It’s well known that exercise not only helps keep you mentally fit but can be an antidepressant as well. In fact, according to a study by James Blumenthal, Ph.D., of Duke University, a brisk thirty-minute walk around an athletic track three times a week may be just as effective in relieving the symptoms of major depression as the standard treatment of antidepressant medications. That’s why we suggested earlier that you get started on a walking regime right away.
Walking isn’t the only exercise that’s good for you, of course. Bicycling and swimming, for example, tend not to cause injuries. However, according to Alen Salerian, medical director of the Washington Psychiatric Center, walking may well be the best. After all, it’s what our bodies were made for. Hunter-gatherer women walked and carried children, food and firewood. Their men stalked prey for long distances, then sprinted for the kill.
Research has also shown that even moderate walking can have dramatic effects in terms of keeping the brain young. How much should you do? A half hour or more of walking a day is optimal. “Even a little is good but more is better,” Dr. Kristine Yaffe, a neurologist at the University of California, San Francisco, told “BBC News Online.”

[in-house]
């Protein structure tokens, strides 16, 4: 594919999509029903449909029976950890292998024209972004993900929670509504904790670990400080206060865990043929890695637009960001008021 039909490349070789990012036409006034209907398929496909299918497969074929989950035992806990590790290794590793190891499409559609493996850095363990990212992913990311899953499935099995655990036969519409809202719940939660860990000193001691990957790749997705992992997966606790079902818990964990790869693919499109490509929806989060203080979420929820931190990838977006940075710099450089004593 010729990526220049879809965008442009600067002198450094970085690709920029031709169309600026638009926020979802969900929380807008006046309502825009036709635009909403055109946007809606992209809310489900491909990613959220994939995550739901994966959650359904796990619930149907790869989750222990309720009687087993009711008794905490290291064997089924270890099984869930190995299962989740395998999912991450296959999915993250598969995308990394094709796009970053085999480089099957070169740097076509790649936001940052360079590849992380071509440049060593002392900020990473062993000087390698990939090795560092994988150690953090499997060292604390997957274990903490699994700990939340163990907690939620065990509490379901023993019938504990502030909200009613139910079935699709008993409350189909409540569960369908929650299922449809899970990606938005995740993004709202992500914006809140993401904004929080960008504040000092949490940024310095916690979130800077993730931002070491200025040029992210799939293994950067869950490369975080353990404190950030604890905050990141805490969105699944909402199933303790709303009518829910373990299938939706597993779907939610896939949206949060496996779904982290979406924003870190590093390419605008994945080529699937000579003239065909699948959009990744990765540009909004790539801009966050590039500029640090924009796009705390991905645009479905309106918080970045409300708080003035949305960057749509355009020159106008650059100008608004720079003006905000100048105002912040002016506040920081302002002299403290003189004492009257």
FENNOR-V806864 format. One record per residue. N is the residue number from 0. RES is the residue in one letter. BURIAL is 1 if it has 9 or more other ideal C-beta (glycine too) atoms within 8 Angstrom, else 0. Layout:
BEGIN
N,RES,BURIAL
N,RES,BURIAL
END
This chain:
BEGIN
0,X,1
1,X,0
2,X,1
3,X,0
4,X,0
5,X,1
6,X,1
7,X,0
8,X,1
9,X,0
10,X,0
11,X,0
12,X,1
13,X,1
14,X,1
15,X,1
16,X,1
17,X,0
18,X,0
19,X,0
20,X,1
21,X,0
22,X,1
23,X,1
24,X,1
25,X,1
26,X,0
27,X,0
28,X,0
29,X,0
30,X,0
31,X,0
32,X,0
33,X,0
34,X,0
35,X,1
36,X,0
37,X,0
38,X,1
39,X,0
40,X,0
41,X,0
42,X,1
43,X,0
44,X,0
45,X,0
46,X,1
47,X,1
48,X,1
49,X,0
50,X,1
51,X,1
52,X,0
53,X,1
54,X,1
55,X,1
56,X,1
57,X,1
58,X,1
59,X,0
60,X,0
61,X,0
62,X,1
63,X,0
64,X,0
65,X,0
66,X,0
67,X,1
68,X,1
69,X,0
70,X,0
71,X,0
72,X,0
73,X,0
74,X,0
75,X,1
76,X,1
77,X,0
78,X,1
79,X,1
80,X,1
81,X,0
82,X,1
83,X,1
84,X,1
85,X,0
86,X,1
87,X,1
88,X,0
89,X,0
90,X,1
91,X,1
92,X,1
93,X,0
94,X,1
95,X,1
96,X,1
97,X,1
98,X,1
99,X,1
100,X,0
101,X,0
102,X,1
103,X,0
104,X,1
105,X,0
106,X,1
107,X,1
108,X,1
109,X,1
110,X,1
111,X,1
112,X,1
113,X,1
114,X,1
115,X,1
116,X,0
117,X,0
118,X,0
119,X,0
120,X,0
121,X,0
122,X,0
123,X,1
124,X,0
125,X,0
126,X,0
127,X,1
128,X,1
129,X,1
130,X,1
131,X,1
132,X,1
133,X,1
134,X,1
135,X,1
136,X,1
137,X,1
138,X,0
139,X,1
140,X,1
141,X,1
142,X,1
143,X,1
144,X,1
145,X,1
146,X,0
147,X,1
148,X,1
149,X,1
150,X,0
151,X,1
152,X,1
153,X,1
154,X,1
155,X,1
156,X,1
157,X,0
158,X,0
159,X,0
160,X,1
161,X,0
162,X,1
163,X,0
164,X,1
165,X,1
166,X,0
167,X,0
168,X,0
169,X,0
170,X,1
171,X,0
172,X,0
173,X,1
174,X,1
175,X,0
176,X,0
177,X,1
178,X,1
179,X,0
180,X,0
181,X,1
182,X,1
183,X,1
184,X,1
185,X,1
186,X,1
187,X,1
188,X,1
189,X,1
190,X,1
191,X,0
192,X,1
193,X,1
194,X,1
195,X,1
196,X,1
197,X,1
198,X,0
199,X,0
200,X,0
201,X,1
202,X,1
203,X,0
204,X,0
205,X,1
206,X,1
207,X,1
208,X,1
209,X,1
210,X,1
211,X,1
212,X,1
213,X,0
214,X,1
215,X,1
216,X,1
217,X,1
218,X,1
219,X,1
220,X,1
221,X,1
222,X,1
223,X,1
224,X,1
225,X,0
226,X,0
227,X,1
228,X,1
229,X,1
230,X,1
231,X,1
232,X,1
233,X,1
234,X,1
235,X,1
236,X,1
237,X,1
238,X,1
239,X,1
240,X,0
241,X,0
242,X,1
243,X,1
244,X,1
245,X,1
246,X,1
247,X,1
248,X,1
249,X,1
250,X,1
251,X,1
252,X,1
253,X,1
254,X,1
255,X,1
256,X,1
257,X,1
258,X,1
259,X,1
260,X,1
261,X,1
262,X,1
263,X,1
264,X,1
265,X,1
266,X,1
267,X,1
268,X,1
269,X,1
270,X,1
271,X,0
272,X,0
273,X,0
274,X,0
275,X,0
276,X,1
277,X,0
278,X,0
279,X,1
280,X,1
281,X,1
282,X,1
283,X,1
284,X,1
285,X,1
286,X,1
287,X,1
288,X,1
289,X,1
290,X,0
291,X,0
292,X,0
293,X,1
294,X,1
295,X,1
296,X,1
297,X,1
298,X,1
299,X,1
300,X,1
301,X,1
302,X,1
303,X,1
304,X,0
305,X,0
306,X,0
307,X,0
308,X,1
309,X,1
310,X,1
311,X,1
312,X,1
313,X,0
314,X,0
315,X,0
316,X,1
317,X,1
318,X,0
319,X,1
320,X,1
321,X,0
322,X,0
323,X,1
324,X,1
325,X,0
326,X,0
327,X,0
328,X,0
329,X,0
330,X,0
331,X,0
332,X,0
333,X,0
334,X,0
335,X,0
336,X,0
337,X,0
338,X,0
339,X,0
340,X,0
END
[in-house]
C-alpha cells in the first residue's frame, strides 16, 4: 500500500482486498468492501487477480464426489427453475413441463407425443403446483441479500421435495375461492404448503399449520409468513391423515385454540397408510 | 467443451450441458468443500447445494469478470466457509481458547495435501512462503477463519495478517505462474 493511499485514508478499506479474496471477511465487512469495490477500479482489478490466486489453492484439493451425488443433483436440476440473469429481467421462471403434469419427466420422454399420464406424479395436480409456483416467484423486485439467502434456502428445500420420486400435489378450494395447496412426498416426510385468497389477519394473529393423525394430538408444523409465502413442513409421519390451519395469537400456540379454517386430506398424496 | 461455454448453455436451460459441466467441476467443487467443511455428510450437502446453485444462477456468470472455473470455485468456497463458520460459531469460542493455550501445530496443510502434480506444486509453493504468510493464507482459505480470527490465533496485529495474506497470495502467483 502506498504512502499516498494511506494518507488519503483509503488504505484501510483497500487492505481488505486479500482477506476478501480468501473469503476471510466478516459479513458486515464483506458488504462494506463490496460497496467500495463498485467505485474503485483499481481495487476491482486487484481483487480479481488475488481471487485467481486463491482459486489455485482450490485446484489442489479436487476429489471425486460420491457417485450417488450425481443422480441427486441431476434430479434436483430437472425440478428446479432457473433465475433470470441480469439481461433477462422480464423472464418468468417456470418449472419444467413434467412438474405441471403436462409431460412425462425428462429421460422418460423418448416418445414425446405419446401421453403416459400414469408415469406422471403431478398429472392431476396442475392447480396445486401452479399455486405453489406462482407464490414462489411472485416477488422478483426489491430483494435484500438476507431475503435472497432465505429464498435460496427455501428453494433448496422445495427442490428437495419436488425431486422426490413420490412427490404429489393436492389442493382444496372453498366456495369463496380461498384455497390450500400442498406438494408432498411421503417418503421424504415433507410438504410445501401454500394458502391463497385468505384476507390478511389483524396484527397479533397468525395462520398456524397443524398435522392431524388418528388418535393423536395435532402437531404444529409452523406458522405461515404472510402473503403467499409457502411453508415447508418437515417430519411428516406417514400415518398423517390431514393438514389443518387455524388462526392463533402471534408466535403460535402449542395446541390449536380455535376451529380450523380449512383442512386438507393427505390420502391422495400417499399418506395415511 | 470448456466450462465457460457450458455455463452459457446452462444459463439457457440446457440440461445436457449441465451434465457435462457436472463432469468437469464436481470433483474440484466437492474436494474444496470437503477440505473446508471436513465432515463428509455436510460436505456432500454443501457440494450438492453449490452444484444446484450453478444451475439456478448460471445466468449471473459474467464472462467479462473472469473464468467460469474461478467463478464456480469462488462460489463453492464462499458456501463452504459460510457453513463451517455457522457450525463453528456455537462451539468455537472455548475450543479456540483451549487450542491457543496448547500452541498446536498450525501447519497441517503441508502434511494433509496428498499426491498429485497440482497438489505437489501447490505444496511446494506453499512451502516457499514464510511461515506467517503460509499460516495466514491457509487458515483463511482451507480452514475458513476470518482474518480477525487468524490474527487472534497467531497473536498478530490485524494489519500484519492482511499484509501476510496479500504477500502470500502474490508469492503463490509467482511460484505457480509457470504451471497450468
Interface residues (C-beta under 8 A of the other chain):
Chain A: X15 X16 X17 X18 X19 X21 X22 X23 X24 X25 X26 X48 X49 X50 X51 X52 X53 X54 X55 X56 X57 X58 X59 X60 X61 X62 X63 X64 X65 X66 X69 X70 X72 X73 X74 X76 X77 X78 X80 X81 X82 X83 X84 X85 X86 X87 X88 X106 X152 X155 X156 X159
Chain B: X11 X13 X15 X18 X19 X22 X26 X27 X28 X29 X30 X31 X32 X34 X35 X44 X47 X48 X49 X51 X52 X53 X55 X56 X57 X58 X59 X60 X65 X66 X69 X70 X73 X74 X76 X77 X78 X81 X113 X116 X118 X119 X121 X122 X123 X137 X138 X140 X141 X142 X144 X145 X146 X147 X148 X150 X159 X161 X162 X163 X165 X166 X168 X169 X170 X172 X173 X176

Despite what you may have heard or read, you’ll find no magic diet or food cure for depression and anxiety. However, oily fish such as salmon, mackerel, and sardines have been found to have some benefits.
If you suffer from hypoglycemia, which is not uncommon for those with depression and anxiety, you will probably find that eating a number of small meals rather than two or three large ones will reduce or even eliminate hypoglycemia-related discomfort and mood swings. Since hunter-gatherers were mostly “grazers” rather than “gorgers,” this is the way our systems digest most easily. This mode of eating can also be beneficial for irritable bowel syndrome, which often accompanies depression.
On the whole, however, the best diet for overall health is balanced and varied, with an emphasis on fresh and whole food. As with everything else relating to your body, you need to learn what works best for you.
Source Credits: Creating Optimism: A Proven, 7-Step Program for Overcoming Depression, Based on the popular Uplift program, written by Bob Murray Ph. D., and Alicia Fortinberry, published by Mcgraw-Hill